No Better Than This
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|No Better Than This|
|Studio album by John Mellencamp|
|Released||August 17, 2010|
|Recorded||July and August 2009|
|Studio||First African Baptist Church, Savannah, GA
Sun Studio, Memphis, TN
Gunter Hote, San Antonio, TX
|Producer||T Bone Burnett|
|John Mellencamp chronology|
|Chatham Daily News|||
|Los Angeles Times|||
|Salt Lake Tribune||B+|
No Better Than This is the 21st album by American singer-songwriter and musician John Mellencamp, produced by T Bone Burnett, that was released on August 17, 2010. The album was recorded at several historic locations throughout the United States. The title track was the album's first single and was sent to multiple radio formats on June 28, 2010.
Mellencamp said that the album is "as American folk as I've ever been". He also told Rolling Stone in July 2009 that he's not concerned whether or not there's a large audience for such a raw, simple record. "I am done being a rock star", Mellencamp said. "I have no interest in that, in having the biggest concerts. I have only one interest: to have fun while we're doing this and maybe have something that somebody might discover".
Rolling Stone placed No Better Than This No. 12 on its list of the best albums of 2010.
Recording and production
Mellencamp wrote over 30 songs for potential inclusion on the album but only 13 made the final cut. He debuted the first of those, "Save Some Time to Dream", on May 17, 2009 at a political fundraiser for President Barack Obama at the Westin Hotel in downtown Indianapolis. "It's about individual freedom and thought—and controlling our own lives", Mellencamp said of "Save Some Time to Dream", which he performed solo on acoustic guitar throughout much of his 2009 summer tour with Bob Dylan and Willie Nelson.
During breaks on the Nelson/Dylan tour, Mellencamp recorded No Better Than This at historic locations, such as the First African Baptist Church in Savannah, Georgia as well as at the historic Sun Studios in Memphis and the Sheraton Gunter Hotel in San Antonio, where blues pioneer Robert Johnson recorded blues staples like "Sweet Home Chicago" and "Cross Road Blues". Mellencamp recorded the album using a 1955 Ampex portable recording machine and only one microphone, requiring all the musicians to gather together around the mic. The album was recorded in mono, the same manner as the classic folk and blues recordings of the 1930s and '40s.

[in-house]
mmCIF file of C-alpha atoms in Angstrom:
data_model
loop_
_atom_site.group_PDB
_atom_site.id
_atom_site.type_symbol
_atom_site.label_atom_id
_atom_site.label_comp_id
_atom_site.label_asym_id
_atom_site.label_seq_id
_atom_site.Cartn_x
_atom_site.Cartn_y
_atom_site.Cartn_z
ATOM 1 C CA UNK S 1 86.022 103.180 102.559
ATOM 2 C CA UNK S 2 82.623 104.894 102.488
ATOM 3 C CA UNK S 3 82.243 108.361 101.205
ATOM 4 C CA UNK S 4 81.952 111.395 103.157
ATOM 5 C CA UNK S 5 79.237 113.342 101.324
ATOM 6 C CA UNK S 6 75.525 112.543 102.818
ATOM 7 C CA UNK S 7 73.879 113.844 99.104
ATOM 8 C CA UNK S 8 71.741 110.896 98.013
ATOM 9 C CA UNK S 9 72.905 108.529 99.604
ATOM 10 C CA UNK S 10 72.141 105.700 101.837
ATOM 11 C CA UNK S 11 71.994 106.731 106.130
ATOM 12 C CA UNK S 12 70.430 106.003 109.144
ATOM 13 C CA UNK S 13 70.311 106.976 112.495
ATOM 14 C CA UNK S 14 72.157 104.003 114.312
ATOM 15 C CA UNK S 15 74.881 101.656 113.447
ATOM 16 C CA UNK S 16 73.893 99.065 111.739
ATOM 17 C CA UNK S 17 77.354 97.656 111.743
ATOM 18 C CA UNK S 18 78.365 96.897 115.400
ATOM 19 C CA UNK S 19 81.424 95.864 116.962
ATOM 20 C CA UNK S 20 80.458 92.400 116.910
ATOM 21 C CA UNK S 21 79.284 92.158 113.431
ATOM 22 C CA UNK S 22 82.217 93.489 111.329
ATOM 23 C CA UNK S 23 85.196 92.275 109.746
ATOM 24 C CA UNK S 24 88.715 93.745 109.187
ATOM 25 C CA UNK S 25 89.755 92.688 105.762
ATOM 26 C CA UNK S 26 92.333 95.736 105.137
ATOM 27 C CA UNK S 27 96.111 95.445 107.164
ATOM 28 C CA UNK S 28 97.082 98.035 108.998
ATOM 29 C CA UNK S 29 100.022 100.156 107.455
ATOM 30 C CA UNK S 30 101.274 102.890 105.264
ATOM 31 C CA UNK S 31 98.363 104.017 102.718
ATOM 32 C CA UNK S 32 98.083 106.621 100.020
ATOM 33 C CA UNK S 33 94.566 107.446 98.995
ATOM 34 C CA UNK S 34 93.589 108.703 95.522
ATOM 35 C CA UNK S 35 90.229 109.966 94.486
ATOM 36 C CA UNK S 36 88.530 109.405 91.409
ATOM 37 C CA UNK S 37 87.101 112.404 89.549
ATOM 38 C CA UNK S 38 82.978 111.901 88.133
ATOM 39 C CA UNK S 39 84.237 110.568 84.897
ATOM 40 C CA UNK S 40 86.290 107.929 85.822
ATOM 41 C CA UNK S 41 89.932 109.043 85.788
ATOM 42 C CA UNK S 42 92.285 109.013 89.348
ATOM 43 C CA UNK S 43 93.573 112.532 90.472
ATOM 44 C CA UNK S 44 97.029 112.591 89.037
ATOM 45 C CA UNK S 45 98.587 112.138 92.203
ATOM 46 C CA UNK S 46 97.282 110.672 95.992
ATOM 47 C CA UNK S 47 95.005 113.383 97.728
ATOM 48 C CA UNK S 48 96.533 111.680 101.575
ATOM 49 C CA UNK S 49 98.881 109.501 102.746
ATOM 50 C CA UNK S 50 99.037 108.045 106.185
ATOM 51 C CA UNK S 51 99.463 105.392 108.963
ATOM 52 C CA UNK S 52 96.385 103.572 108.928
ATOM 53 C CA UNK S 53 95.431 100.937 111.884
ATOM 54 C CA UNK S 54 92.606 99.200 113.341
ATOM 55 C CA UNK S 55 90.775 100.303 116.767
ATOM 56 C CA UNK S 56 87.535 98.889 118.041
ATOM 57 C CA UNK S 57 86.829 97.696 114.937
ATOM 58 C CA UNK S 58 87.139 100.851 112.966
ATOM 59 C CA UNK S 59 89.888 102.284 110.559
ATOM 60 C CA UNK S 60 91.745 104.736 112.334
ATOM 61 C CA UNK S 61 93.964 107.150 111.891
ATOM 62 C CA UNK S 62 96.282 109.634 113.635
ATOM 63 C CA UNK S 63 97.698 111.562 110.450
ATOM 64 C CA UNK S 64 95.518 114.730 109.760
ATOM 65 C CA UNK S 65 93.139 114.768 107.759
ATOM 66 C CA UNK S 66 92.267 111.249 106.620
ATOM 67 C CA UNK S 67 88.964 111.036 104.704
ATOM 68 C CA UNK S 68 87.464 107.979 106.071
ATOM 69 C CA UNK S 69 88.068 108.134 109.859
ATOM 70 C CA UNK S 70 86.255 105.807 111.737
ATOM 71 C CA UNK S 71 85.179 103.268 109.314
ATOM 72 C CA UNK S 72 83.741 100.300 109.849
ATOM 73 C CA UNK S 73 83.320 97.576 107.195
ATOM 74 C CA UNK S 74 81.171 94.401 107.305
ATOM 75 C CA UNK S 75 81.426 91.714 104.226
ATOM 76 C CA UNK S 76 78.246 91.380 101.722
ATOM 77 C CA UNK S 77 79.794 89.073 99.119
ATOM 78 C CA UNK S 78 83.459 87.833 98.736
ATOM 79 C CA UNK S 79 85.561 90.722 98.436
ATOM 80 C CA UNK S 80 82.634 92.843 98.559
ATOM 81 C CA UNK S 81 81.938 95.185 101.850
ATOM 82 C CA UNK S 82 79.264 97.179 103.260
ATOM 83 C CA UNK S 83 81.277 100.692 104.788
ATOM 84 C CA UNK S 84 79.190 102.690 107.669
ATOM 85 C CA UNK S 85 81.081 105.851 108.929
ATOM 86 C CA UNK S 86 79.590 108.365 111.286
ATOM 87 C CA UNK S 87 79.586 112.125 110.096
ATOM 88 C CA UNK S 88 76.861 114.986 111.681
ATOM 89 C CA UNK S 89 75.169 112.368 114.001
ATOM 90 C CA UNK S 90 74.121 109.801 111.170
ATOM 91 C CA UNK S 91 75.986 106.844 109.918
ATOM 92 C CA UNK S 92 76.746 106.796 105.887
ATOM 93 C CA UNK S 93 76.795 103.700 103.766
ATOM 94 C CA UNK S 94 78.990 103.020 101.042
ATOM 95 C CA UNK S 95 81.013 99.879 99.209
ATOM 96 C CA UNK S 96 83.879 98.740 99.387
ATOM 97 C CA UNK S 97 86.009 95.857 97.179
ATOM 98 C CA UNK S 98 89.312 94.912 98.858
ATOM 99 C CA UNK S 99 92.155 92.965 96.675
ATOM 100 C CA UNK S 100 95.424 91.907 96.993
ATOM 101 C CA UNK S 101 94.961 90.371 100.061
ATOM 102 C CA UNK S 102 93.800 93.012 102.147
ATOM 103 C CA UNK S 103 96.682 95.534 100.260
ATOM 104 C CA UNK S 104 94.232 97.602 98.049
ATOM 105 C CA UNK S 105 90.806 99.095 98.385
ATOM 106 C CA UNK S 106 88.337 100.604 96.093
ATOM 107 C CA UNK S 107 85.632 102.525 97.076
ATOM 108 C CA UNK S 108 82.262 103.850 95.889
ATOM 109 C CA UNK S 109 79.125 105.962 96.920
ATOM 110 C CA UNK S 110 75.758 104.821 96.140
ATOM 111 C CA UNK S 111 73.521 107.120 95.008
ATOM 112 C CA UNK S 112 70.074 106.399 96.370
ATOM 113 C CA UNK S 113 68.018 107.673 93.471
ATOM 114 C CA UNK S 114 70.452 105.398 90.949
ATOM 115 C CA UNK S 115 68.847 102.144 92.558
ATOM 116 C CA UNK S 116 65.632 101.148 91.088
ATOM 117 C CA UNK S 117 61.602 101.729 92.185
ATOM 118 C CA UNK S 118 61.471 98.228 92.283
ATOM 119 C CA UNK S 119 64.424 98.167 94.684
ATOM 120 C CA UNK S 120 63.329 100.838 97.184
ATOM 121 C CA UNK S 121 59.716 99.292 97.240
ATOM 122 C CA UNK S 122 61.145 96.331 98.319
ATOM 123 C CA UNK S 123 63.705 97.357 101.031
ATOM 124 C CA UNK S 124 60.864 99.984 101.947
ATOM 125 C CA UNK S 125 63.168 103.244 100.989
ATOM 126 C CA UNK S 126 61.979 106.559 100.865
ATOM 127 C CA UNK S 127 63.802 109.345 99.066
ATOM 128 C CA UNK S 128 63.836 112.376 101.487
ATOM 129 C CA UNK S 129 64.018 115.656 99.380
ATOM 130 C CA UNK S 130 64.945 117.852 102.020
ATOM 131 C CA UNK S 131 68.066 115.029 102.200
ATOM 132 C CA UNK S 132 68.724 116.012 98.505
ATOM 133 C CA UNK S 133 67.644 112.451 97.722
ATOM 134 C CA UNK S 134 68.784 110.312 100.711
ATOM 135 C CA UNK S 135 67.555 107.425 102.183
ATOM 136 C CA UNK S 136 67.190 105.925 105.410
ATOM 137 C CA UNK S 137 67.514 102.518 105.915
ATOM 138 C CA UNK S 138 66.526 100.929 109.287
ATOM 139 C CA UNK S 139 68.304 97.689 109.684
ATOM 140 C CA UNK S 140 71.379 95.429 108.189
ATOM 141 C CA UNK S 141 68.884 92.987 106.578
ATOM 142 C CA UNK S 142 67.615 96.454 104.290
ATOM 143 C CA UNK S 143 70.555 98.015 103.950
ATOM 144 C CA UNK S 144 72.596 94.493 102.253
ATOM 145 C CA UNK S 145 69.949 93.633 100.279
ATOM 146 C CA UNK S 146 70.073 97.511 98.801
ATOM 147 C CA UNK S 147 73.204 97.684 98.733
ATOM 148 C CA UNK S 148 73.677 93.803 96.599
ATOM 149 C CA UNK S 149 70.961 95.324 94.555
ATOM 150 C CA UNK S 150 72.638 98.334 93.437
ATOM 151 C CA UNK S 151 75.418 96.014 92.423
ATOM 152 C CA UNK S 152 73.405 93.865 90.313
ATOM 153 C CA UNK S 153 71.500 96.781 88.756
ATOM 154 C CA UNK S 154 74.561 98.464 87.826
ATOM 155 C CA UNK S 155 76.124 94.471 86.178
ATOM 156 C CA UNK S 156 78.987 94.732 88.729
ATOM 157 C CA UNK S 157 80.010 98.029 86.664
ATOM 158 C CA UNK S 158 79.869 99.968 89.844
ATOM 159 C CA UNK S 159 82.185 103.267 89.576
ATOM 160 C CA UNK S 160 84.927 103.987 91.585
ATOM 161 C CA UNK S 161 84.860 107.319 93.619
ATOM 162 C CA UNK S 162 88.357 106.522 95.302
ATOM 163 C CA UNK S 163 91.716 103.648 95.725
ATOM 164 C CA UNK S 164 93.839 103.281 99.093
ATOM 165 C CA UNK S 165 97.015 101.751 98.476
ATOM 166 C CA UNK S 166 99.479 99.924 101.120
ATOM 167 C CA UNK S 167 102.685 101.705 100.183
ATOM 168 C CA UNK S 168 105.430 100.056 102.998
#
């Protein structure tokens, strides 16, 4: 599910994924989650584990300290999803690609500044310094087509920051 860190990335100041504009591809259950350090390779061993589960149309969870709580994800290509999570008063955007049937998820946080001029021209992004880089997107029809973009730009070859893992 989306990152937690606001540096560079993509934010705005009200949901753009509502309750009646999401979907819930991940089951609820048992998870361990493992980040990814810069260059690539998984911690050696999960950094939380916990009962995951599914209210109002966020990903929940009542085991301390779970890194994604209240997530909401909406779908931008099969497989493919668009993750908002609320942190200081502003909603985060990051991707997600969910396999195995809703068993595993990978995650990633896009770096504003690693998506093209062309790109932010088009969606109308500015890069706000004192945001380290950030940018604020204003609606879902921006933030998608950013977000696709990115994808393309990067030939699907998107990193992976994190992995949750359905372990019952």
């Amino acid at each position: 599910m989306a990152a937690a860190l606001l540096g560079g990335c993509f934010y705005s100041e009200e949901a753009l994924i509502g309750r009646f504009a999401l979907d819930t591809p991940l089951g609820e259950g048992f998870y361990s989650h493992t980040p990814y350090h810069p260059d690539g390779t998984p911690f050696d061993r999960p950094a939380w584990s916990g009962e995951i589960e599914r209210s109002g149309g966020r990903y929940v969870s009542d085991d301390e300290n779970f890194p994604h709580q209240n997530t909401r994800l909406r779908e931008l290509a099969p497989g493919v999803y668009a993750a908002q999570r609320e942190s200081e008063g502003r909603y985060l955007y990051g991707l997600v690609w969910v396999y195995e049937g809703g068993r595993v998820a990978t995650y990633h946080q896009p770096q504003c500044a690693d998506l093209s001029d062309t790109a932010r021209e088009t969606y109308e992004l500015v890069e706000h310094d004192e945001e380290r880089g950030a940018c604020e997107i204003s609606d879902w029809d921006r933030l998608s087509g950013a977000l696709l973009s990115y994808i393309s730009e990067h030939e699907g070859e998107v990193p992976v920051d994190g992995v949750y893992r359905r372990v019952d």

Mellencamp wrote one song specifically for Room 414 at the Gunter Hotel, which is the exact room where Johnson recorded in November 1936. He told the San Antonio Express-News, "It's called 'Right Behind Me' or 'Right Behind Us,' I haven't decided yet. I wrote it just for this room. I could have done this in my studio. But I want to do it this way, and if I can't do what I want at this point, I'm not going to do it. If it's not fun, I'm not going to do it. I'm through digging a ditch".
"John is a really great singer and I'm always happy working with him in any environment", T Bone Burnett told the Express-News. "The fact he chose these historic locations is a big plus. The stories that have come out of the sessions are extraordinary. The First African Baptist Church was started in 1775. It was an important stop on the Underground Railroad and central to the civil rights movement. Sun Studio, from a completely different angle, was also important to the civil rights movement and, from another angle, so were Robert Johnson's recordings at the Gunter".
During Mellencamp's session at Sun Studios in late July 2009, he recorded several songs, including "Each Day of Sorrow", "No One Cares About Me", "The West End", and "Easter Eve", which Rolling Stone magazine's David Fricke compared to "one of Bob Dylan's talking blues". Regarding this session, Mellencamp told the magazine, "[T Bone] and I were laughing. We got five songs here last night. We asked ourselves, 'What the fuck were we doing in the 70s and 80s, spending days and days on a drum sound, when it was all right here the whole time?'
"Everything was set up exactly as Johnny Cash and Elvis Presley recorded. They had 'X' marks made with electrical tape on the floor where Elvis and his musicians stood and where the instruments were placed, because Sam Philips walked around the room and decided where everything sounded best".